While there are worse problems to have, being known as an experts-only ski is a concern nonetheless, one Blizzard addressed last year with the introduction of the TrueBlend core. The objective of TrueBlend was a smooth, round flex adapted for every size, married to a flex pattern and baseline likewise adapted by length. The key to its execution was the precise location of denser strips of beech in a predominantly poplar core. Each size was treated like its own model, so the shorter skis were also softer and more accessible to lighter and lower skill skiers.
“There’s nothing this ski won’t do with ease,” comments Jim McGee of Peter Glenn. “It won’t overwhelm a strong intermediate but will really reward the expert,” he concludes.
It’s not entirely coincidental that the Santa Ana 98 debuted last season along with Terrain Specific Metal, Nordica’s way of doling out just the right amount of metal for each of its five Santa Ana models. The Santa Ana 98 was needed because its predecessor, the Santa Ana 100, used wall-to-wall, end-to-end sheets of Titanal, so they skied like supercharged rockets. Skiers who just wanted a ski to make powder easier were over-served.
So, unlike its sister Santa Anas, the 98 was born on a Ti diet, but just because the Santa Ana 98 doesn’t ski like an Enforcer 100, don’t think for a second that it’s been gutted. Within the Santa Ana clan, the 98 falls on the side of the threesome that are intended to live at least part of their lives on hard snow. It wasn’t created to ski powder at the expense of competence when carving up groomers; it’s meant to live comfortably on the border of both worlds.
Every ski in this genre alleges that it’s like the mythical Super Mom who can manage the boardroom, the boudoir and the household books while learning Mandarin. They can do it all and never break a sweat. But Women’s All-Mountain West skis almost never live right on the 50/50, hard snow/soft snow border.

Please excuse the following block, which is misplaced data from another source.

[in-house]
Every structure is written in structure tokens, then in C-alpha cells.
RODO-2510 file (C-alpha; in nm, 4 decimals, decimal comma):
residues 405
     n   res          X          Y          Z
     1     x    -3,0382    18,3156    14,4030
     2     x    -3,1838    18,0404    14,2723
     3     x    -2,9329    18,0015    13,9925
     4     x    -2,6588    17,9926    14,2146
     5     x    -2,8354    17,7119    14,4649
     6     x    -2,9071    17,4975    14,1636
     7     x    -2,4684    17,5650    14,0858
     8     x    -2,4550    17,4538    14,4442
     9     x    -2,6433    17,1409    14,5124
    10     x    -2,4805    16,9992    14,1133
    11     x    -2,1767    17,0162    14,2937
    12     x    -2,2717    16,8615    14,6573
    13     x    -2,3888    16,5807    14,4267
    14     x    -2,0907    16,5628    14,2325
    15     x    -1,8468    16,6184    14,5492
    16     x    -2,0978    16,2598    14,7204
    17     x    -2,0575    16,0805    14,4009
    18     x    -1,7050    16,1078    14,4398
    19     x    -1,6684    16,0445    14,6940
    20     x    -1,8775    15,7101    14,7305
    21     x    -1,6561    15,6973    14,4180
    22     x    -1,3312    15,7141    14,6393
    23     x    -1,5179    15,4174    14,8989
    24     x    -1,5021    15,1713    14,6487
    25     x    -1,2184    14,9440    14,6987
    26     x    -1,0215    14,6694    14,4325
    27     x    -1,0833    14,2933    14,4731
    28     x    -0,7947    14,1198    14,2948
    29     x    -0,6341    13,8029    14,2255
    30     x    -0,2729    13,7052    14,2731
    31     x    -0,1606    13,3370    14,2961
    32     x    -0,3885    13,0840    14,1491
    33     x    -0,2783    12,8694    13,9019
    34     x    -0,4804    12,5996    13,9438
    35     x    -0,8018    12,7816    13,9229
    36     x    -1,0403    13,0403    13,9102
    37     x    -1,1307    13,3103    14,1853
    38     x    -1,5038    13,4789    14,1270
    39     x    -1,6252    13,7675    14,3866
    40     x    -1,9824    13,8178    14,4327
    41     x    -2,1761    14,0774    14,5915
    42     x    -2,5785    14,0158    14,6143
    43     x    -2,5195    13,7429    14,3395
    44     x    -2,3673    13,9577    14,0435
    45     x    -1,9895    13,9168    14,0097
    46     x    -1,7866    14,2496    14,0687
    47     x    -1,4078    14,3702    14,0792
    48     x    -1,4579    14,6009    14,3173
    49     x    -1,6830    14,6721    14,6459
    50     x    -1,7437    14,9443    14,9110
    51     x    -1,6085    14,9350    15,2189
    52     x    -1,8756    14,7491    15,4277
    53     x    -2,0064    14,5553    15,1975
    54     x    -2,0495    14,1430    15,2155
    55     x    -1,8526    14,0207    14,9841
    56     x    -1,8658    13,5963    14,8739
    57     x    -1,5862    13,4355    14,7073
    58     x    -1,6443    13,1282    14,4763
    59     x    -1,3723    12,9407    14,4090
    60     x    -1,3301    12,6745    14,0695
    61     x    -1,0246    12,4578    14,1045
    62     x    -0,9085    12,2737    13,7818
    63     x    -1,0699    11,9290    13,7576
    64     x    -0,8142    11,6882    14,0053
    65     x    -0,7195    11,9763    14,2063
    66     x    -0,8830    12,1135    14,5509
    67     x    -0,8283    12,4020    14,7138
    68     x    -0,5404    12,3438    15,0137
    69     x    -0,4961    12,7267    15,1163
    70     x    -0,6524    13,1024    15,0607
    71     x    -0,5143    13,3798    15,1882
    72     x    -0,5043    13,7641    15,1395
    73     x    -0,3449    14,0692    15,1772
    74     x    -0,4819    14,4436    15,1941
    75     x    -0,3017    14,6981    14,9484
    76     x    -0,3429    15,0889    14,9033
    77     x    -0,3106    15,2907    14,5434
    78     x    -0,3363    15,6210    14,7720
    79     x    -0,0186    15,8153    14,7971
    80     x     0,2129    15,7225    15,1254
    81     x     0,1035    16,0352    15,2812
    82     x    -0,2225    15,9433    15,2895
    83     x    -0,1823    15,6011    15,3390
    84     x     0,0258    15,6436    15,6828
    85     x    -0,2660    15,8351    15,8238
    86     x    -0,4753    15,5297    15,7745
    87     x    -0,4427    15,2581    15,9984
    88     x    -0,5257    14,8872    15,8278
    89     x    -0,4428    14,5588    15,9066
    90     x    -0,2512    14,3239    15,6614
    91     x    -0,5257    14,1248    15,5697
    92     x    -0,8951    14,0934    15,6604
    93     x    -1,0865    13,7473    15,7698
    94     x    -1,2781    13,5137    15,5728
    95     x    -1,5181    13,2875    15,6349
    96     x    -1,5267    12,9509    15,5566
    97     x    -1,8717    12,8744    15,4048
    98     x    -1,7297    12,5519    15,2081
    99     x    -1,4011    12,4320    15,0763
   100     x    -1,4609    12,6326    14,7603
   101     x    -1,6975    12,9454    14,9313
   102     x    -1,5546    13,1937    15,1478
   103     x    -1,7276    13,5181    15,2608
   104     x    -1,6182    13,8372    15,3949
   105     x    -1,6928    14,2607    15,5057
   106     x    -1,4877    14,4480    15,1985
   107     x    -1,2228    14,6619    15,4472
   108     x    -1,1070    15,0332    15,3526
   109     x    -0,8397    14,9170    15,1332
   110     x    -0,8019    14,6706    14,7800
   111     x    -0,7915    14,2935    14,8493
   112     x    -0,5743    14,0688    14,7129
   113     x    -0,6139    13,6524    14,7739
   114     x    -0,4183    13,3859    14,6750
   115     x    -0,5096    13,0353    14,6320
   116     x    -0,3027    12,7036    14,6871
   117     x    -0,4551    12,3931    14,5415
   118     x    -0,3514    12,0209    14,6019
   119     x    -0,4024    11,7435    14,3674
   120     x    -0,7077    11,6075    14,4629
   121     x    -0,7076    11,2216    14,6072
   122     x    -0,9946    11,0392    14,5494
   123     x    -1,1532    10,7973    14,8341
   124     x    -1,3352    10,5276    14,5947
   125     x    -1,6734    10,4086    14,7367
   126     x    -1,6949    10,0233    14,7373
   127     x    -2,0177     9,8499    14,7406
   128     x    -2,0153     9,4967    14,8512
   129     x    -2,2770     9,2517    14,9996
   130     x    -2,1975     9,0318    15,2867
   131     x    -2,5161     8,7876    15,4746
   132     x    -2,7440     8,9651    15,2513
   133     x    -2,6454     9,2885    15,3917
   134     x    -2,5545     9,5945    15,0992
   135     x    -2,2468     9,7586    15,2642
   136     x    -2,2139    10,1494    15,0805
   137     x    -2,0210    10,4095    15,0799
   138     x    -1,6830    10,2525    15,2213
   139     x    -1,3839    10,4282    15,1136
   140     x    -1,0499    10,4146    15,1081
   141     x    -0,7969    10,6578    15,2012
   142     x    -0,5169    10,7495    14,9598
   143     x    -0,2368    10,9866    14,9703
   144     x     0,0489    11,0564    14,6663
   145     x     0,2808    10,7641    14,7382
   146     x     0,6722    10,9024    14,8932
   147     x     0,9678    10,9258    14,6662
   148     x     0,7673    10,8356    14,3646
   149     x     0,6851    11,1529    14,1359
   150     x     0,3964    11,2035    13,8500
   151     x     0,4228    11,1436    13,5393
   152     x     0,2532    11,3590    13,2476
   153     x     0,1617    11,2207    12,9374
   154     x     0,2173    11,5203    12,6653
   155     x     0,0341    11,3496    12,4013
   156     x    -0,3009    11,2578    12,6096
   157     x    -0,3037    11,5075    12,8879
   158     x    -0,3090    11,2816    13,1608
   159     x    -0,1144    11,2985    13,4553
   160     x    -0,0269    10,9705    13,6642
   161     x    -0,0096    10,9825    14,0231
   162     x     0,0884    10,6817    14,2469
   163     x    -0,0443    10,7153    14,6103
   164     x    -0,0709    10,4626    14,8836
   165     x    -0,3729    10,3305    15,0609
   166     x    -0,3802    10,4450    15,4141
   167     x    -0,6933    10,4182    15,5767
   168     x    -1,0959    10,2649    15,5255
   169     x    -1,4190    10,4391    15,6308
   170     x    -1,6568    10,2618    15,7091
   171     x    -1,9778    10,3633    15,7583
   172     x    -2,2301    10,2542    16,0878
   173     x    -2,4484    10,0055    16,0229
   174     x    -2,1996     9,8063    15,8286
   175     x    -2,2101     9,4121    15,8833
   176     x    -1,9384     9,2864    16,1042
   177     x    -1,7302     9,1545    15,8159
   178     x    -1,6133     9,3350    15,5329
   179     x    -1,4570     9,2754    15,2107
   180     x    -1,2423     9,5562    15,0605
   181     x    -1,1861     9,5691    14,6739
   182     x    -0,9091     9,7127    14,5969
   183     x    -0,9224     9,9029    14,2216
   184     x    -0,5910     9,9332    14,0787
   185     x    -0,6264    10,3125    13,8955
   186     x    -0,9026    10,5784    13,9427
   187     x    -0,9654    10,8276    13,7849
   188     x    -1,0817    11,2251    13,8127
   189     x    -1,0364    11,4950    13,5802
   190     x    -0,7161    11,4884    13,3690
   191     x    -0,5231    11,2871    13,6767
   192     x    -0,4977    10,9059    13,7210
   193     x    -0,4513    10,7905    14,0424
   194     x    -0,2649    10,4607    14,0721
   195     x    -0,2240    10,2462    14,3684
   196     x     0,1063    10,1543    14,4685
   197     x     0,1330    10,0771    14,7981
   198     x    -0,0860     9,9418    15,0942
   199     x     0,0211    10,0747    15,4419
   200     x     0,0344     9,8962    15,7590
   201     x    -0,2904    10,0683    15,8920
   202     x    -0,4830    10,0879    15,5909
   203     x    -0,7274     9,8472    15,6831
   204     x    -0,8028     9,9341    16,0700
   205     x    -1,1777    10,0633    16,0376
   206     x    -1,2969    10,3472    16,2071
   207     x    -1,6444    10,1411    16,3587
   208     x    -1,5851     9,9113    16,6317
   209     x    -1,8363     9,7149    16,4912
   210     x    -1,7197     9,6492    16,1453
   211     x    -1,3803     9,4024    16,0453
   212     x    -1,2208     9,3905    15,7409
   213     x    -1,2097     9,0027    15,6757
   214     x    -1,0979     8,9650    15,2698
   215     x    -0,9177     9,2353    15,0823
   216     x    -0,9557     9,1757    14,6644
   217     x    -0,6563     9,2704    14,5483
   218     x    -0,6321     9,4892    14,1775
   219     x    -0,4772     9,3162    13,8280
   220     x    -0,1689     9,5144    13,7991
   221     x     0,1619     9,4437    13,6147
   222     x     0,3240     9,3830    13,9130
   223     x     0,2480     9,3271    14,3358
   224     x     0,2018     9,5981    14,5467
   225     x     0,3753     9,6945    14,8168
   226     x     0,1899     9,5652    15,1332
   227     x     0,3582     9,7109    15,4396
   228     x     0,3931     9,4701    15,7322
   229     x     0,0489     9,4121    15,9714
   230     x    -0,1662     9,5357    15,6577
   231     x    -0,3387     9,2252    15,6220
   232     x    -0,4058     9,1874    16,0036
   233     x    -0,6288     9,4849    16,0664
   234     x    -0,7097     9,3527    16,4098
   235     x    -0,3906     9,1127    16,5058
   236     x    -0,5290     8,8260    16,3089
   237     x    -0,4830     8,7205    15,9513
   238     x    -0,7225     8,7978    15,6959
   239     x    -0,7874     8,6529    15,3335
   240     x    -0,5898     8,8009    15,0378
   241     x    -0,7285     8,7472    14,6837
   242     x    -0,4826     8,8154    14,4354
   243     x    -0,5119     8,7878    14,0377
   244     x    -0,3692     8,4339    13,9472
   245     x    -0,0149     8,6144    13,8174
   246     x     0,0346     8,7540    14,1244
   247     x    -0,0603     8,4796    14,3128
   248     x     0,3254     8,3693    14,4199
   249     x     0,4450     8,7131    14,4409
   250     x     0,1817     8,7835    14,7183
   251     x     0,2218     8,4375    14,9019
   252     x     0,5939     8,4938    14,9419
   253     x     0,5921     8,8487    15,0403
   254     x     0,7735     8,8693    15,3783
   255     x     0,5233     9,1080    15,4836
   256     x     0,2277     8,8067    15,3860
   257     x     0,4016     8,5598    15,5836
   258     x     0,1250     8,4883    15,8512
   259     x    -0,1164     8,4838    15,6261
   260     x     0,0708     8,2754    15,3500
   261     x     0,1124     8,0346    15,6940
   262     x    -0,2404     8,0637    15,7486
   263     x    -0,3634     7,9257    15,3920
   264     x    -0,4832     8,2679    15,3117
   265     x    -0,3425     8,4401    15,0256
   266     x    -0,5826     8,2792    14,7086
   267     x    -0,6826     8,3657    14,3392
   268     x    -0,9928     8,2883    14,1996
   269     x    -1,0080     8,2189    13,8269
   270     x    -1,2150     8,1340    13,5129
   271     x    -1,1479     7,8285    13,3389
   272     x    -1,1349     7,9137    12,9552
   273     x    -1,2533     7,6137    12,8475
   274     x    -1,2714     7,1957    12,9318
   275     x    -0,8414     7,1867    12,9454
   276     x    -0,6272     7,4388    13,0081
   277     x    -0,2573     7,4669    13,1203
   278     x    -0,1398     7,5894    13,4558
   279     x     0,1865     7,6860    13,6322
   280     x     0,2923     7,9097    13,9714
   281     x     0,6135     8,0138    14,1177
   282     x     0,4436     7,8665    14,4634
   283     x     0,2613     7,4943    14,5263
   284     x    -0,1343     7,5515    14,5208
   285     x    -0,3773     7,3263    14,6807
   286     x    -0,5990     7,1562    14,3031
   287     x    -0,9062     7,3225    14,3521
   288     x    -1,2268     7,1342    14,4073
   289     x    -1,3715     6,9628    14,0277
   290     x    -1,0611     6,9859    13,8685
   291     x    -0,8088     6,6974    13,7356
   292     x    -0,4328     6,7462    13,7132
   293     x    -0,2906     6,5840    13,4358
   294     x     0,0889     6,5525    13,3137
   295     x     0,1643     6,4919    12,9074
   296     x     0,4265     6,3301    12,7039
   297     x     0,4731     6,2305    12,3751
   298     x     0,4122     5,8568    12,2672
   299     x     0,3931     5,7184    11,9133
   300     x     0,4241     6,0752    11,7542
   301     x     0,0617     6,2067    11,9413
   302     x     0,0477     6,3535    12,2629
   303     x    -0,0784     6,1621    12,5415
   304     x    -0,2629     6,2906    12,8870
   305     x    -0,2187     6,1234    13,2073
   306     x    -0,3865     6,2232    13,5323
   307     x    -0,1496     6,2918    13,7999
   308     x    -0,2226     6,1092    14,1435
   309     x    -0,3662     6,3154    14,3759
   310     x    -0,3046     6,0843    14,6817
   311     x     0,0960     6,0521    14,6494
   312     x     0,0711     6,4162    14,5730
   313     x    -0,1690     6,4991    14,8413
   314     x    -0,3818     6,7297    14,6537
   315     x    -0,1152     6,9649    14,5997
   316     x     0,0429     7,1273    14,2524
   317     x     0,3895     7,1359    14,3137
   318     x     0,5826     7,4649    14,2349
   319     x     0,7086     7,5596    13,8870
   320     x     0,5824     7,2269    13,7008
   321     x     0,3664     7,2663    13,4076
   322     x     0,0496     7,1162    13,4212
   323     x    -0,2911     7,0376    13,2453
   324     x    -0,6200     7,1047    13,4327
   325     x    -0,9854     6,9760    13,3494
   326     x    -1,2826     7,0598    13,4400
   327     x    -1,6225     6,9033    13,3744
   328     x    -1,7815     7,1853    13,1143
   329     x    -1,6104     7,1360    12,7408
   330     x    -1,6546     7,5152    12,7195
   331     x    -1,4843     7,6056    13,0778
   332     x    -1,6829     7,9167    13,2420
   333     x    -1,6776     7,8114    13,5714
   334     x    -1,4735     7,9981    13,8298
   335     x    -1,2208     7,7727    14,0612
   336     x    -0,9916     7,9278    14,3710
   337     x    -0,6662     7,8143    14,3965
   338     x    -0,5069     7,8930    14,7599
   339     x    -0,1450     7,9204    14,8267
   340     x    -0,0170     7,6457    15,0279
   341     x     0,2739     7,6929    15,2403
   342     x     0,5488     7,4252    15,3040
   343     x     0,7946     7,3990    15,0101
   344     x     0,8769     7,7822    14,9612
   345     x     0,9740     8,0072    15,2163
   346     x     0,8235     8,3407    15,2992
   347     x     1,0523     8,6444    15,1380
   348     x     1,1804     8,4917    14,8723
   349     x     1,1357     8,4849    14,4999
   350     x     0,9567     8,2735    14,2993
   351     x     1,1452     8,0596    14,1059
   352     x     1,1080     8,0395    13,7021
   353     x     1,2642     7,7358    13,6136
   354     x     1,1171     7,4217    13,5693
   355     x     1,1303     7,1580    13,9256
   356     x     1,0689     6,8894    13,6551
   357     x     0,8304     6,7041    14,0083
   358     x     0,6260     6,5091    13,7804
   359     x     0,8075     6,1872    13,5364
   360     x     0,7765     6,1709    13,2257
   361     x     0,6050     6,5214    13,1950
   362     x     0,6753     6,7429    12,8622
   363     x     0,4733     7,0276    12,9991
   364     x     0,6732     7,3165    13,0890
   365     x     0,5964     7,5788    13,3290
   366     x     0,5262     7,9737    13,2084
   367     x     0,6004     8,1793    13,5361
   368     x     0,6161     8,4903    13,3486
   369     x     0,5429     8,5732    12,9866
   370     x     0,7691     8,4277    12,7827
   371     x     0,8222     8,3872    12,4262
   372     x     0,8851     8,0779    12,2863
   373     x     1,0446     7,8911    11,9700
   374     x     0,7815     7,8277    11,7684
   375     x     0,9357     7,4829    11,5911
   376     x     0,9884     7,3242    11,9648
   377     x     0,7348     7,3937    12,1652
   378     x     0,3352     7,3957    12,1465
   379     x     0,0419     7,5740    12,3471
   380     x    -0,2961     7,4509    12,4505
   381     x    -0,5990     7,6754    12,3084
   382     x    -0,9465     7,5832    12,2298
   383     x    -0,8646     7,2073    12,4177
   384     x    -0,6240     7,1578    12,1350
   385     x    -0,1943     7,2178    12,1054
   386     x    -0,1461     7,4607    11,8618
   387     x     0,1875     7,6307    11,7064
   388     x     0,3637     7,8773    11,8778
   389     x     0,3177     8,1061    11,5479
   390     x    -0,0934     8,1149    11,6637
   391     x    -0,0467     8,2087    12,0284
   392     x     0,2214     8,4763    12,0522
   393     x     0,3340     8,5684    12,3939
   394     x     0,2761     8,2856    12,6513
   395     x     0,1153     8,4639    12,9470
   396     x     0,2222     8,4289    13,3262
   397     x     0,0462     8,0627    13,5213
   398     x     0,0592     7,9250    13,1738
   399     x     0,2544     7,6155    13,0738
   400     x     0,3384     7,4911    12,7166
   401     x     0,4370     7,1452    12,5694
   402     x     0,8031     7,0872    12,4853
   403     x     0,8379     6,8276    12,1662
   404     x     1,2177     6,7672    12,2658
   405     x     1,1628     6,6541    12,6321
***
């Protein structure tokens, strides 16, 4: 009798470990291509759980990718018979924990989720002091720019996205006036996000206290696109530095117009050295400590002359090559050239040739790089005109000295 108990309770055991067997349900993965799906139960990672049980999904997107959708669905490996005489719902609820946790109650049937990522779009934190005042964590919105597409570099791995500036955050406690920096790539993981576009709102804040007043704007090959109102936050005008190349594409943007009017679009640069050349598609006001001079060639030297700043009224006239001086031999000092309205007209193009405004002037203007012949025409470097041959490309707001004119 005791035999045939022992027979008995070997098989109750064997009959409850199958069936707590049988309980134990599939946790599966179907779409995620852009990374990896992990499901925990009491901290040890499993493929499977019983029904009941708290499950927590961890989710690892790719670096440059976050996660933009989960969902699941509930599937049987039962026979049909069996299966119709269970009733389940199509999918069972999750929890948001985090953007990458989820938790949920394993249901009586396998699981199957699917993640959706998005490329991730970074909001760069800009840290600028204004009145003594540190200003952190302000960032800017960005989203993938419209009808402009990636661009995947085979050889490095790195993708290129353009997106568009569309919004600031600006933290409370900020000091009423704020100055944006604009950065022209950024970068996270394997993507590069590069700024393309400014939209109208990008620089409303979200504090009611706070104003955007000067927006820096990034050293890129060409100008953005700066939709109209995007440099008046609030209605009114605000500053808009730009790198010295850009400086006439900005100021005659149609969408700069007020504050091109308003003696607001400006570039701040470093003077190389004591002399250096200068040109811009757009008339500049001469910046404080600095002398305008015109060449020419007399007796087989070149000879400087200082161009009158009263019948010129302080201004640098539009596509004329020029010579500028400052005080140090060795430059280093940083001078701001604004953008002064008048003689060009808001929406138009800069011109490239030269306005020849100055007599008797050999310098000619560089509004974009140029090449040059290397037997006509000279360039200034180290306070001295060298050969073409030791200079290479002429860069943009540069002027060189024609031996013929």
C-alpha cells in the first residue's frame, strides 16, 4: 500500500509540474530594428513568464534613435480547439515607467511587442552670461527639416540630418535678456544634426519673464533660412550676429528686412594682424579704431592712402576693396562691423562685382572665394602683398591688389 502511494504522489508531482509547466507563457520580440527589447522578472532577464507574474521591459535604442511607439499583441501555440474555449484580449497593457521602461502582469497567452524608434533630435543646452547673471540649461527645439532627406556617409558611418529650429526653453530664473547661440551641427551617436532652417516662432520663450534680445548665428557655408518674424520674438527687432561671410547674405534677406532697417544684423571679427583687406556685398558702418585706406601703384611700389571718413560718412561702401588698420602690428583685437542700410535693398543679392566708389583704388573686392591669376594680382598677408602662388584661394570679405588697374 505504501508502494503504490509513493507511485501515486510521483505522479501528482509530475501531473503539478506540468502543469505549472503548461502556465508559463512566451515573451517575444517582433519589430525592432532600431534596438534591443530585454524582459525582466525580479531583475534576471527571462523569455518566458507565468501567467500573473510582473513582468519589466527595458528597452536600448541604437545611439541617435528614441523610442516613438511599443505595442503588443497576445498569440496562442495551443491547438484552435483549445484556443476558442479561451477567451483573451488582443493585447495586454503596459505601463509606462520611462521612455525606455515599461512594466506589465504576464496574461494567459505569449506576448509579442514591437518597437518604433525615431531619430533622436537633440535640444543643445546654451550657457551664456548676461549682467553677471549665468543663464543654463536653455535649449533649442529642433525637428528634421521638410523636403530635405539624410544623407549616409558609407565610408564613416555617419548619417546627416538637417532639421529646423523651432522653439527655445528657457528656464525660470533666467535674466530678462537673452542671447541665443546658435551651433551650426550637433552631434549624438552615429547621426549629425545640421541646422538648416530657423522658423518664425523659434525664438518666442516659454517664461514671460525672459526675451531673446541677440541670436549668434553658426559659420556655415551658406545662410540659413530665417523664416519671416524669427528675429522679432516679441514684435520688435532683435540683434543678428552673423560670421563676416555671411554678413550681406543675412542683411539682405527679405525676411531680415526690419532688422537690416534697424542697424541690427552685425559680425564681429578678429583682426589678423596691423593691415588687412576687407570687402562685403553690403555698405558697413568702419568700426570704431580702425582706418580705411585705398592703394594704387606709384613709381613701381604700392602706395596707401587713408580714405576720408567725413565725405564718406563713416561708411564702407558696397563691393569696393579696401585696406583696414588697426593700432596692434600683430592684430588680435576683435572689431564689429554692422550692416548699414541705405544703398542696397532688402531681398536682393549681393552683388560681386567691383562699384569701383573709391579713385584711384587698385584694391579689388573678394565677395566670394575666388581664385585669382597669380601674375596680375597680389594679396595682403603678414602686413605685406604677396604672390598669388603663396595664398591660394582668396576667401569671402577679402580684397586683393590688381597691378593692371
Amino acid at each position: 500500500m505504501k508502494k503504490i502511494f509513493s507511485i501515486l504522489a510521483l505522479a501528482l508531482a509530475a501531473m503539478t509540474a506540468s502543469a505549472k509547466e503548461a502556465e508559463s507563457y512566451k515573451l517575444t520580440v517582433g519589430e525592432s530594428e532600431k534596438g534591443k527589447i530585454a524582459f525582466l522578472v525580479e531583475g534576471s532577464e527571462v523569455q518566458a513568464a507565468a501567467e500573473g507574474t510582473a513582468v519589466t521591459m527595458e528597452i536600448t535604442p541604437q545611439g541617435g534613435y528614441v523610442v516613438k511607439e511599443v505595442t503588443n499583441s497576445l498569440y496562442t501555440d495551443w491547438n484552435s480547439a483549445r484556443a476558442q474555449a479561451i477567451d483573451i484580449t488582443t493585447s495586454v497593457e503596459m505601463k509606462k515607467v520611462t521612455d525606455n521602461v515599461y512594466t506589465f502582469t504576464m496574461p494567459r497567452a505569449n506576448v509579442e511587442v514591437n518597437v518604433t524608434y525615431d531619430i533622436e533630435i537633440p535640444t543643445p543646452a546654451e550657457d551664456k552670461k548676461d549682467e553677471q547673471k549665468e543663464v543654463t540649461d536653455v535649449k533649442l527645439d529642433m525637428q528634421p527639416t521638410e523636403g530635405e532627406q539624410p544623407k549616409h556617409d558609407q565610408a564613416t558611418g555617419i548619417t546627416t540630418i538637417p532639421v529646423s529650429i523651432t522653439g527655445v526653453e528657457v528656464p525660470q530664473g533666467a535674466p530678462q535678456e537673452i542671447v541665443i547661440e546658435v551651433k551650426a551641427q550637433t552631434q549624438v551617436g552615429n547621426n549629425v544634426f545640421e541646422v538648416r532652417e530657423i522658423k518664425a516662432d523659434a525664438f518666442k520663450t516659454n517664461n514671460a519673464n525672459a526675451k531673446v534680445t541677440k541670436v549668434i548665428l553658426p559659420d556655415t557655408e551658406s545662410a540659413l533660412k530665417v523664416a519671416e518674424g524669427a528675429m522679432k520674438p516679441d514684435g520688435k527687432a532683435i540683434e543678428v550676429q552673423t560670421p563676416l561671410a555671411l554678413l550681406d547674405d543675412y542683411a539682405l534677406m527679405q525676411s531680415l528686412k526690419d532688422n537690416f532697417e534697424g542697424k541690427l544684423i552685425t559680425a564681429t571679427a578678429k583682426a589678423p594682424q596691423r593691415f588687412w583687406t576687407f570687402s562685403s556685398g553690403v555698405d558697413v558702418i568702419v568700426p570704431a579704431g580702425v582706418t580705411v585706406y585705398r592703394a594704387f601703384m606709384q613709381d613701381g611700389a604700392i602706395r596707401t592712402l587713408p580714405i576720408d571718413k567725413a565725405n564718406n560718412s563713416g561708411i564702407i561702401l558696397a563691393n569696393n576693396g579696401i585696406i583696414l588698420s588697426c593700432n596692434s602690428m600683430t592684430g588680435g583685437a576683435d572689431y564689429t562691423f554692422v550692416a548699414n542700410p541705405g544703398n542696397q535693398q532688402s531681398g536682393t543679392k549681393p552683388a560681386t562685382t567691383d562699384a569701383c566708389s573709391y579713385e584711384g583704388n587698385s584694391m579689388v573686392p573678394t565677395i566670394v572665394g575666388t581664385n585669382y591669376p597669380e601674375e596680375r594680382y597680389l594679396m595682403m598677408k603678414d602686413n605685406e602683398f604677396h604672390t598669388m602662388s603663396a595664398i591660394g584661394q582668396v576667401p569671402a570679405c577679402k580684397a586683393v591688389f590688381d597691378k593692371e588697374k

Last season, K2 athlete McKenna Peterson shared this glimpse behind the ski development curtain at K2:
The creation of the Mindbender line was an opportunity for K2 to completely revamp its women’s freeride skis. We started with a conference call between K2 engineers, product managers, K2’s female athletes and K2’s women’s test team. We each stated what our ‘ideal’ line of skis would look like and the engineers started innovating. Throughout that winter, the women’s test team completed 5 tests at different ski resorts, in varying conditions. Some models, like the 88Ti, skied really well right out of the gate and we only tested those prototype variations at two of the tests. Other models were tested over and over again until the ski was perfect.
The first time I skied on what is now the Mindbender 98Ti Alliance was during our second round of testing at Crystal Mountain, Washington. It had snowed a bit up high but had rained down low on the mountain so conditions were variable. I’m a big mountain skier and have always preferred fatter skis for float and stability at speed, but there was something about this 98mm underfoot ski that made my jaw drop. Up high, the 98Ti floated through the powder, perfectly balanced between riding on top and diving too deep. The ski carved through the nasty re-frozen wet snow of the lower mountain as if it were butter. The ski was both confident and playful. We had a winner.